Saturday November 29, 2014

City taxes going up for 2015

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Yorkton Council took its first look at the City’s 2015 budget at its regular meeting Monday.

The tax increase laid out in the report presented, is a significant one at six per cent. The increase would come on the heels of the 5.5 per cent hike for 2014.

Director of Finance Lonnie Kaal said the proposed tax increase comes from three distinct areas within the budget.

The Saskatchewan Consumer Price Index between May 2013 and May 2014 is 2.5 per cent, offered Kaal.

“Operating Costs are increasing more than CPI given rising fuel, contract and labour costs,” detailed the report circulated to Council. “When applying tax growth and increased grants to the operating budget, a 1.97 per cent tax increase is required.”

Kaal said a decision was made to add an increase in maintenance funding totalling a 1.27 per cent tax increase.

The combination means a proposed 3.24 per cent increase dedicated to operating.

“The Capital Budget requires additional dollars to improve the state of the City’s assets, namely streets and facilities.” detailed the report. “The capital budget requires a 2.75 per cent tax increase.”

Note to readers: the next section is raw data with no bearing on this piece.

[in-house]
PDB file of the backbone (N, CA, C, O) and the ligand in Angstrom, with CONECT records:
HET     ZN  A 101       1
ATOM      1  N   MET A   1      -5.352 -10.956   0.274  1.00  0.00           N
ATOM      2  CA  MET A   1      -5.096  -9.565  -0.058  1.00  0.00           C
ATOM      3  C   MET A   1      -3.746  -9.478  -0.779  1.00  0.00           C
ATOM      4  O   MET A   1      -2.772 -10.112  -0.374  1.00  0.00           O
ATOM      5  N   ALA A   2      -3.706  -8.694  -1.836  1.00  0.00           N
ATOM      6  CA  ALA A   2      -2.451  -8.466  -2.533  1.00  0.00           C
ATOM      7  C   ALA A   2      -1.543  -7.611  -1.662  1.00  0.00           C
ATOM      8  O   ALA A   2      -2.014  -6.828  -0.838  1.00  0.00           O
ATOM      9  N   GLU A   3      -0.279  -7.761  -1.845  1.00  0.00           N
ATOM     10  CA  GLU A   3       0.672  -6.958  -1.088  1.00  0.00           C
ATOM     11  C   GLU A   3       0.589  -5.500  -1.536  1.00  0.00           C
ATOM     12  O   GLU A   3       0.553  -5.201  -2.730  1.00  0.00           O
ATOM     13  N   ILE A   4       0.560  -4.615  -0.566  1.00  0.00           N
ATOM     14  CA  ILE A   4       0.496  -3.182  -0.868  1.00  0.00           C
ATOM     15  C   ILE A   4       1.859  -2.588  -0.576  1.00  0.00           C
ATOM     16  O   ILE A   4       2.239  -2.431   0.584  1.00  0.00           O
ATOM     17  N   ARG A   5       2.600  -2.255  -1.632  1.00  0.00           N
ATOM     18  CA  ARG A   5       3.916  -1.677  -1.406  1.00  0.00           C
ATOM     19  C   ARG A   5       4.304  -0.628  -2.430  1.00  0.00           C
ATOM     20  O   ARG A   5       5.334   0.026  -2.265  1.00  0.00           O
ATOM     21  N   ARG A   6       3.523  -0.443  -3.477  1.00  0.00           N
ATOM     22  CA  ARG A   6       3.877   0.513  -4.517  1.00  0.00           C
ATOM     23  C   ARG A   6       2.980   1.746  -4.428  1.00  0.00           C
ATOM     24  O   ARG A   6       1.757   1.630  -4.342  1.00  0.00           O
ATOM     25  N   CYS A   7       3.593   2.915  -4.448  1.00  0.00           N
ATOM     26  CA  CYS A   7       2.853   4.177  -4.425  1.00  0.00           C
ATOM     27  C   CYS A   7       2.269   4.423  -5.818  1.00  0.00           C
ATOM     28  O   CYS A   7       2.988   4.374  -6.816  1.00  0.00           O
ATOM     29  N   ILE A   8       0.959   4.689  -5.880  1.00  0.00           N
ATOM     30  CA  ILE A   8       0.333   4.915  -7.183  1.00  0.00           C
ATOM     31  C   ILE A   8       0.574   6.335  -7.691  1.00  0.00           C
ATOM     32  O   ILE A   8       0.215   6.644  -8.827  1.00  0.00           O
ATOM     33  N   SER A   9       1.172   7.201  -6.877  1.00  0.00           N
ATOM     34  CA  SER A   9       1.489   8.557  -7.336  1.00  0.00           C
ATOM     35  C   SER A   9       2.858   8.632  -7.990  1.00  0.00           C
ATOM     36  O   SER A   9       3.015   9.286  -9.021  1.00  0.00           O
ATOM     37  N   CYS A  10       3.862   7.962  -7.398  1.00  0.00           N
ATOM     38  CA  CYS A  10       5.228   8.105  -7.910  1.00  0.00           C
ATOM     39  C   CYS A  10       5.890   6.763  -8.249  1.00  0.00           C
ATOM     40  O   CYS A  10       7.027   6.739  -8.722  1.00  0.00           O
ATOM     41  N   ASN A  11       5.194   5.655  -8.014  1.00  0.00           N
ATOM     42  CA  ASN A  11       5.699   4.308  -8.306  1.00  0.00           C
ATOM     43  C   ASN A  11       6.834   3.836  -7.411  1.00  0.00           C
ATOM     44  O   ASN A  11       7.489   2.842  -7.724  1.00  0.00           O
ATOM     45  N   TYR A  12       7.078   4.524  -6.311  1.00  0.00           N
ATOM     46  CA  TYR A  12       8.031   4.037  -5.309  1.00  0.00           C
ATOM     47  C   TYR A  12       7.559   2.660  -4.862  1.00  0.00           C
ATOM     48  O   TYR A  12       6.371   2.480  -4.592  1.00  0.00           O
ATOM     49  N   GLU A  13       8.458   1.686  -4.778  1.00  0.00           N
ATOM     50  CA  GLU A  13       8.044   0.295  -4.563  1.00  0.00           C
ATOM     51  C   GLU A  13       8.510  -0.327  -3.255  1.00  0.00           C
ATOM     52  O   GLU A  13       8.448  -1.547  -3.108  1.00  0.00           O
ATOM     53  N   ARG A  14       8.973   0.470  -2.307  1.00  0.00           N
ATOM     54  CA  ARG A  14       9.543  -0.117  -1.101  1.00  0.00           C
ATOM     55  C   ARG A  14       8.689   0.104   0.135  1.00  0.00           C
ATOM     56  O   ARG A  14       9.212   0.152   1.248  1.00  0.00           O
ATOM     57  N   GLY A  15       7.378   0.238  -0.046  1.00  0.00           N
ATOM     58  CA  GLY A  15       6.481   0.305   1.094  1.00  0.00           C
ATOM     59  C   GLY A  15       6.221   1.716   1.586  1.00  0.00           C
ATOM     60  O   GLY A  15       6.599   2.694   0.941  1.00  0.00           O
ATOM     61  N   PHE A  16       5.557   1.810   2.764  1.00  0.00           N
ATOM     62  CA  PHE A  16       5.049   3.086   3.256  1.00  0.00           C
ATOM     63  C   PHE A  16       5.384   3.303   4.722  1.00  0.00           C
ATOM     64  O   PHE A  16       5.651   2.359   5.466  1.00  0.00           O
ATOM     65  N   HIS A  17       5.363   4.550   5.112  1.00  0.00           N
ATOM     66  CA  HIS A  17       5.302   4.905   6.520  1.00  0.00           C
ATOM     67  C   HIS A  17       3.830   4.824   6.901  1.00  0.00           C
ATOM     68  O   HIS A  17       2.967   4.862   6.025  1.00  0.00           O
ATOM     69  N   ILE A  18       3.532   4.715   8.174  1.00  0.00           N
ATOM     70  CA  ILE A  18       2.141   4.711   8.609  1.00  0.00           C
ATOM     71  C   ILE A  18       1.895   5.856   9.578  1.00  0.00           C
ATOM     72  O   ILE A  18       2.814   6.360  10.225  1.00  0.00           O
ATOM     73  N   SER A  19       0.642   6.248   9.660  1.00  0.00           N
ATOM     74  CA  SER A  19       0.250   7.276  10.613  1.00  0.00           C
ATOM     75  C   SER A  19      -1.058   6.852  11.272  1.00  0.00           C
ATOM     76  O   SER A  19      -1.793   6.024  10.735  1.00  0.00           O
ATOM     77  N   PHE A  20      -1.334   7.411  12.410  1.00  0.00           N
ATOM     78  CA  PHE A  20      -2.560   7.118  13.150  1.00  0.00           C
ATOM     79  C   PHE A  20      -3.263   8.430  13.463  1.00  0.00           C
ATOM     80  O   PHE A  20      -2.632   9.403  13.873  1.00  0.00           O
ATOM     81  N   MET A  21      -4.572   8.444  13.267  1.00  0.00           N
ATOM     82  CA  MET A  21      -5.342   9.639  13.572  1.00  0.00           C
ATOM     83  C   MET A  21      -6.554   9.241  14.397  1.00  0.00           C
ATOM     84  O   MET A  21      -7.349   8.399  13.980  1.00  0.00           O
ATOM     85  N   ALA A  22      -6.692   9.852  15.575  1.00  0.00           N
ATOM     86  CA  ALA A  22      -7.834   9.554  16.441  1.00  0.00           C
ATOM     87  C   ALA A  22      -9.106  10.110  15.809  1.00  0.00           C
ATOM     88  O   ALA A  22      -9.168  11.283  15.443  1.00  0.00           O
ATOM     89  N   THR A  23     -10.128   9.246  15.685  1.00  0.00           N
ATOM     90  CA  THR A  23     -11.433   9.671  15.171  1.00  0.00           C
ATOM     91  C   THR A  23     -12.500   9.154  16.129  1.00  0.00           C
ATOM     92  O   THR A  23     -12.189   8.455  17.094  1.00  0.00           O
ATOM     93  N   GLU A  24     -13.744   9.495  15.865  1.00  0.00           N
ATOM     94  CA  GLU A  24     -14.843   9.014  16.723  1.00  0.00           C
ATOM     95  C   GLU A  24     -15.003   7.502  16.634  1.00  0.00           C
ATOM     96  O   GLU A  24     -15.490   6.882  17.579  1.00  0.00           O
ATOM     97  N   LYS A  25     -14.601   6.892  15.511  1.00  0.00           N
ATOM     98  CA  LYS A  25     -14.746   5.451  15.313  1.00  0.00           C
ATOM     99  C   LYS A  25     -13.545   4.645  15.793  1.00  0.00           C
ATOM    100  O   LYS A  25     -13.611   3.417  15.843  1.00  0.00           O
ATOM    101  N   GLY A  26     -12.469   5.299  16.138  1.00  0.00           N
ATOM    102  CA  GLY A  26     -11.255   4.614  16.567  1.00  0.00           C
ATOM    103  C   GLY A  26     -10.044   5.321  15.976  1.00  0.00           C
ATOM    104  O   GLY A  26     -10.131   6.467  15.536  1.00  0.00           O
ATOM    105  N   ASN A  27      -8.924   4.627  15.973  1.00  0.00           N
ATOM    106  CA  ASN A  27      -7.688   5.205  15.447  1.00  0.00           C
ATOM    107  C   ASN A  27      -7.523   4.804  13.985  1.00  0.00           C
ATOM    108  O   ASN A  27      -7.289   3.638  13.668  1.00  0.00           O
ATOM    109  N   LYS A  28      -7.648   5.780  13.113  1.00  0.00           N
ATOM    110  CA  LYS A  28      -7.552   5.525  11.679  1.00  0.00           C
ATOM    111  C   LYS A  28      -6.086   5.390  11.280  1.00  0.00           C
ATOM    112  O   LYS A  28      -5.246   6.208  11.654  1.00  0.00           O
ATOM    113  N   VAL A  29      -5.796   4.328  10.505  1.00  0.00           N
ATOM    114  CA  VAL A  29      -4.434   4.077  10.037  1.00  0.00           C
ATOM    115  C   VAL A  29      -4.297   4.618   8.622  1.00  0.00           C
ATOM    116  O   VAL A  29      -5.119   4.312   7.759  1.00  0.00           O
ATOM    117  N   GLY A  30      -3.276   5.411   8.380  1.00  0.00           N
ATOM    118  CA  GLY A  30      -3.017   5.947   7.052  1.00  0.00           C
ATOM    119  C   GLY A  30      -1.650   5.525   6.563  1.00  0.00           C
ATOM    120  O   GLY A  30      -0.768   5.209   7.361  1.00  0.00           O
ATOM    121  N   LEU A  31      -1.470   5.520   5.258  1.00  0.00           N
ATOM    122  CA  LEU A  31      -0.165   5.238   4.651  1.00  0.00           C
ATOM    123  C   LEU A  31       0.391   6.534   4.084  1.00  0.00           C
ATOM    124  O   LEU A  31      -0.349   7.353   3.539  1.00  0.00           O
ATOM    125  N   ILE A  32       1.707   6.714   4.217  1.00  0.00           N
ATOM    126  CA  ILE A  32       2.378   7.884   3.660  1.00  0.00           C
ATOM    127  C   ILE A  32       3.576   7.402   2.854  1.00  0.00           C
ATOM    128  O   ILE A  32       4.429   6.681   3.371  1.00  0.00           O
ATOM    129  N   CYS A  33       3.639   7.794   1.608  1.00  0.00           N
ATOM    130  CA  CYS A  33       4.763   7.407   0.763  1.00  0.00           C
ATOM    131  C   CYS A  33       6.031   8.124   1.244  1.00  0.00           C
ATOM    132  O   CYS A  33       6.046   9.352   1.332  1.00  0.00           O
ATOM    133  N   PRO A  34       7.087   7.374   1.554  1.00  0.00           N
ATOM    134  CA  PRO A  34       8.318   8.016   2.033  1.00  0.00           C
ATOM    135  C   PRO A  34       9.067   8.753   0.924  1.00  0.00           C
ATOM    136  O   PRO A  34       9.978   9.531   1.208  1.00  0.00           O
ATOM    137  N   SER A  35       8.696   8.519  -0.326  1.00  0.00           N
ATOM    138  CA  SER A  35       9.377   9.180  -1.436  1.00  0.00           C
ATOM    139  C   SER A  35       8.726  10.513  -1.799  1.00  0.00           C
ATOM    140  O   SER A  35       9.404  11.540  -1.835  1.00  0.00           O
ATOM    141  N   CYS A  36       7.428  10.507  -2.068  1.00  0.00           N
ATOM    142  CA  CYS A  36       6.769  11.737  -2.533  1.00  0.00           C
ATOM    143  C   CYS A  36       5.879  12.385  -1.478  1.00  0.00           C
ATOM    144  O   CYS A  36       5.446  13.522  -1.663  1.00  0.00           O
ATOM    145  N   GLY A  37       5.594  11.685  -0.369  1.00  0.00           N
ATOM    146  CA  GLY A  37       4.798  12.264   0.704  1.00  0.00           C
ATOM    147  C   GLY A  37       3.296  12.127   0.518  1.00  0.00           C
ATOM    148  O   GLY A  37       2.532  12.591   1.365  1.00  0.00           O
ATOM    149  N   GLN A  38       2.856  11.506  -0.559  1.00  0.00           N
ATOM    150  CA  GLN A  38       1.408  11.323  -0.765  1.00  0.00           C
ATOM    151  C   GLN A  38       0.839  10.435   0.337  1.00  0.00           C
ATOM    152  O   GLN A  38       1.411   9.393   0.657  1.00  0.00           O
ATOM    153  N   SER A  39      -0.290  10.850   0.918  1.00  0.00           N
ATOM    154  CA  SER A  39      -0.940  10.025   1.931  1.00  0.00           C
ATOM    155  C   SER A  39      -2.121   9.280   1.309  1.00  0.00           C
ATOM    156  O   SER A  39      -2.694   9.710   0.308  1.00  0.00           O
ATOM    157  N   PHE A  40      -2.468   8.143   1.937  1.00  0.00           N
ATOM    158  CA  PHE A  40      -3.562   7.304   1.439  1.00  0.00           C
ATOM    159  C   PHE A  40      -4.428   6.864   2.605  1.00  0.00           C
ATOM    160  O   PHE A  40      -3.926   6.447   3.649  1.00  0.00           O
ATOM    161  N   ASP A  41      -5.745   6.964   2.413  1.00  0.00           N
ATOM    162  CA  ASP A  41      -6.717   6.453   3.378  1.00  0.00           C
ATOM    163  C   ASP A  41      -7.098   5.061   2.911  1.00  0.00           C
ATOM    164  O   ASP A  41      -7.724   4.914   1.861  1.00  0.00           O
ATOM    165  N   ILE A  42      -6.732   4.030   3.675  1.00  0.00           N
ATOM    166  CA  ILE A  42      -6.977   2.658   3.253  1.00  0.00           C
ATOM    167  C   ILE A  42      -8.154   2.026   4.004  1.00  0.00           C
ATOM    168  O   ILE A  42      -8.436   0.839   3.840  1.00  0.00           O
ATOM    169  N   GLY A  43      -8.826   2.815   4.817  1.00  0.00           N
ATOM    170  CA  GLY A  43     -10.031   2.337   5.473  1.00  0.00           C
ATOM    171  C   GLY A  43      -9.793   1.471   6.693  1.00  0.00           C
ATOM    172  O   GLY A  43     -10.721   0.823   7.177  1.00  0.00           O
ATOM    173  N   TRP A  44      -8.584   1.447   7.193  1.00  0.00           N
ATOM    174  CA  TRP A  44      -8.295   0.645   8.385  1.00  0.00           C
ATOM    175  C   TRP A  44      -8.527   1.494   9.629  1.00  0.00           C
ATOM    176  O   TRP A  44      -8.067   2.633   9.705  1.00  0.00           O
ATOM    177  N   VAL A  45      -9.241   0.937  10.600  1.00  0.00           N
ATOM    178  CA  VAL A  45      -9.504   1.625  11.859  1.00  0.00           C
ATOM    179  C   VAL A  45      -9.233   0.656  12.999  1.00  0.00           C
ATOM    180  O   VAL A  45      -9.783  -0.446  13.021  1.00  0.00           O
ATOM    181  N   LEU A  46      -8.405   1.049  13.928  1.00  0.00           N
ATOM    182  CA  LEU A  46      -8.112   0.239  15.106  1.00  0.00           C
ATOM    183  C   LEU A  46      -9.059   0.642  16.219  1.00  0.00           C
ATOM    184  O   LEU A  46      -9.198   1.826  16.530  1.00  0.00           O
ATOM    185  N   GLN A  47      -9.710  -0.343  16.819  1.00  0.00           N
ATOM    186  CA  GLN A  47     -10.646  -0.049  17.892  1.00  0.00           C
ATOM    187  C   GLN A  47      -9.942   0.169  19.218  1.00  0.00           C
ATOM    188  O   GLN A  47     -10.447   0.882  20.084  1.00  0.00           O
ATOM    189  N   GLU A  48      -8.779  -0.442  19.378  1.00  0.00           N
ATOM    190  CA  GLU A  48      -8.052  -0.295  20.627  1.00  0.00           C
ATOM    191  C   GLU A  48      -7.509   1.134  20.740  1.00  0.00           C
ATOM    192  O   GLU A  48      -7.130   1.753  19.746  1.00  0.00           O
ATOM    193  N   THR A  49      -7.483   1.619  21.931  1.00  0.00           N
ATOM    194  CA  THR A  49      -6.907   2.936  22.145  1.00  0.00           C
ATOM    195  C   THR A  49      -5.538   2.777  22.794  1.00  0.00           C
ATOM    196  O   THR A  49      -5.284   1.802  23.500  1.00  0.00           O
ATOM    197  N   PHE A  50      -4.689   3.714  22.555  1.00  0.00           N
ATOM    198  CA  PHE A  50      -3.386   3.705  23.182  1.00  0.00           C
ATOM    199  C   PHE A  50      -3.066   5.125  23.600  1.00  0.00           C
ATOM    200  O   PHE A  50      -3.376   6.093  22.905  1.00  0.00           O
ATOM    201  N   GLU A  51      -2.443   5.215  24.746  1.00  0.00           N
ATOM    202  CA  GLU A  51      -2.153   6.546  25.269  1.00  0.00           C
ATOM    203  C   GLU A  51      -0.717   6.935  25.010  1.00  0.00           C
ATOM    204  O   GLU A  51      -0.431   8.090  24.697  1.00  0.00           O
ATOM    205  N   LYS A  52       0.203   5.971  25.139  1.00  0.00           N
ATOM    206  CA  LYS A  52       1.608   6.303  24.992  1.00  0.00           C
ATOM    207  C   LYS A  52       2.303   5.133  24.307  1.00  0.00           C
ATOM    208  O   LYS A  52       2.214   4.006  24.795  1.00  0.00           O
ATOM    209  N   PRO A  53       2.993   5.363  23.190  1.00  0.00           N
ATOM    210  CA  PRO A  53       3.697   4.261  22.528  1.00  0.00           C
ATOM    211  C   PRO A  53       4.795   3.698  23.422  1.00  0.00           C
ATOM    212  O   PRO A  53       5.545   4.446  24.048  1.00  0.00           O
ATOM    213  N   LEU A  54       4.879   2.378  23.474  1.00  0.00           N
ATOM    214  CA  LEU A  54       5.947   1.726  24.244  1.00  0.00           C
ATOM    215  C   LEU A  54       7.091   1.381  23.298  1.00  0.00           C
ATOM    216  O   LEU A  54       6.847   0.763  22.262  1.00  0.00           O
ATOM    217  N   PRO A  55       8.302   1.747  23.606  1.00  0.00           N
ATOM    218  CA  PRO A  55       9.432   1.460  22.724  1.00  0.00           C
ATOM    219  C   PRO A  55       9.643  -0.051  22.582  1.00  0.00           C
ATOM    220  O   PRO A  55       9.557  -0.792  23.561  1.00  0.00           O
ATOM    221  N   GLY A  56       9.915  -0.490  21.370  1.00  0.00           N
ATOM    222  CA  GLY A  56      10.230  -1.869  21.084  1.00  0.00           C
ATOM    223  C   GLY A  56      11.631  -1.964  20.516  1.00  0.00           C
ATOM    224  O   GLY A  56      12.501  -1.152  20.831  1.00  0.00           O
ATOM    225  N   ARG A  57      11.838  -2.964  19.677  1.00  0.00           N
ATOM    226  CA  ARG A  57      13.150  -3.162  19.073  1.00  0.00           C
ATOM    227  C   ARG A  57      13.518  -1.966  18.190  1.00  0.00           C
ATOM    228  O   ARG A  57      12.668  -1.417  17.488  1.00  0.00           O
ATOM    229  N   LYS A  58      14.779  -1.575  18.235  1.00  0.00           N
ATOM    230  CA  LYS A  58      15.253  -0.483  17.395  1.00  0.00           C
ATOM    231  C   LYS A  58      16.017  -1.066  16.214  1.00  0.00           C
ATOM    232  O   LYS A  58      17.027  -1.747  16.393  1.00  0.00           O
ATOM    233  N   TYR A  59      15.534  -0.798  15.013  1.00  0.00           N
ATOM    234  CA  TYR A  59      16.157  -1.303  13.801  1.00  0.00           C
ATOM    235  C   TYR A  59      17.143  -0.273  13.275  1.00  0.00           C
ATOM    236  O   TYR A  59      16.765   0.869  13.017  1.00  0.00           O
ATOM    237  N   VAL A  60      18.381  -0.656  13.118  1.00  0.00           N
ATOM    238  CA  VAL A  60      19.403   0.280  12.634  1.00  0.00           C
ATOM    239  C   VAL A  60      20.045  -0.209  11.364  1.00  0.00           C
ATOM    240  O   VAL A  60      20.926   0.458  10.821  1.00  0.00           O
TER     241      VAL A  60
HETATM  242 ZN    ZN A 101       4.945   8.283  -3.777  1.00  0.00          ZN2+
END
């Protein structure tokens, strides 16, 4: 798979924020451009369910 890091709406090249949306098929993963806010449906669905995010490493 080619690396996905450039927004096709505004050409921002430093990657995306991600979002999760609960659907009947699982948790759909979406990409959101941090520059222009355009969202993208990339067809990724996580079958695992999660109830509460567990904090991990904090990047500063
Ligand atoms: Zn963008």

When the operating and capital increases are combined the six per cent total increase is realized.

On the Capital side of the budget the proposed spending is $13,107,960 less funding from utilities, reserves and grants, meaning $4,080,000 will be required from taxes.

The Capital Budget increase of $500,000 is 14 per cent more than 2014.

“The capital budget requires additional dollars to upgrade and replace existing worn out assets,” detailed the report. “An increase of $500,000 is planned with $200,000 dedicated to storm line replacement, and $300,000 towards future debt payments for the public works building.”

Drainage projects will draw $1,560,000 from the 2015 budget, while road construction will draw $2,725,000.

Yorkton has doubled the amount of funds dedicated to capital in the last seven years, said Kaal, adding capital expenditues will be “a continual challenge going forward.”

In terms of operating, Kaal called it “very much a same as, budget.”

That said there are a few changes of note.

“Council previously approved an additional $200,000 for street resurfacing to provide asphalt overlays in critical areas,” detailed the report. “Further, the use of the durapatcher will be extended to fix potholes.”

Annual debt payments are the same as in 2014 at $1,800,045.

Allocations to Reserves remain the same at $705,000. By placing funds in reserves, future capital projects have some savings set aside for expenditures.

Councillor Les Arnelien noted, “we have a huge budget in front of us, a huge tax increase.” With that in mind he said it was “common sense” to table the budget until a future meeting of Council to allow business and homewowners to have feedback.

Arnelien would make the motion to table the budget until the Sept. 8, meeting of Council, a motion supported by all but Coun. Chris Wyatt who sat opposed.

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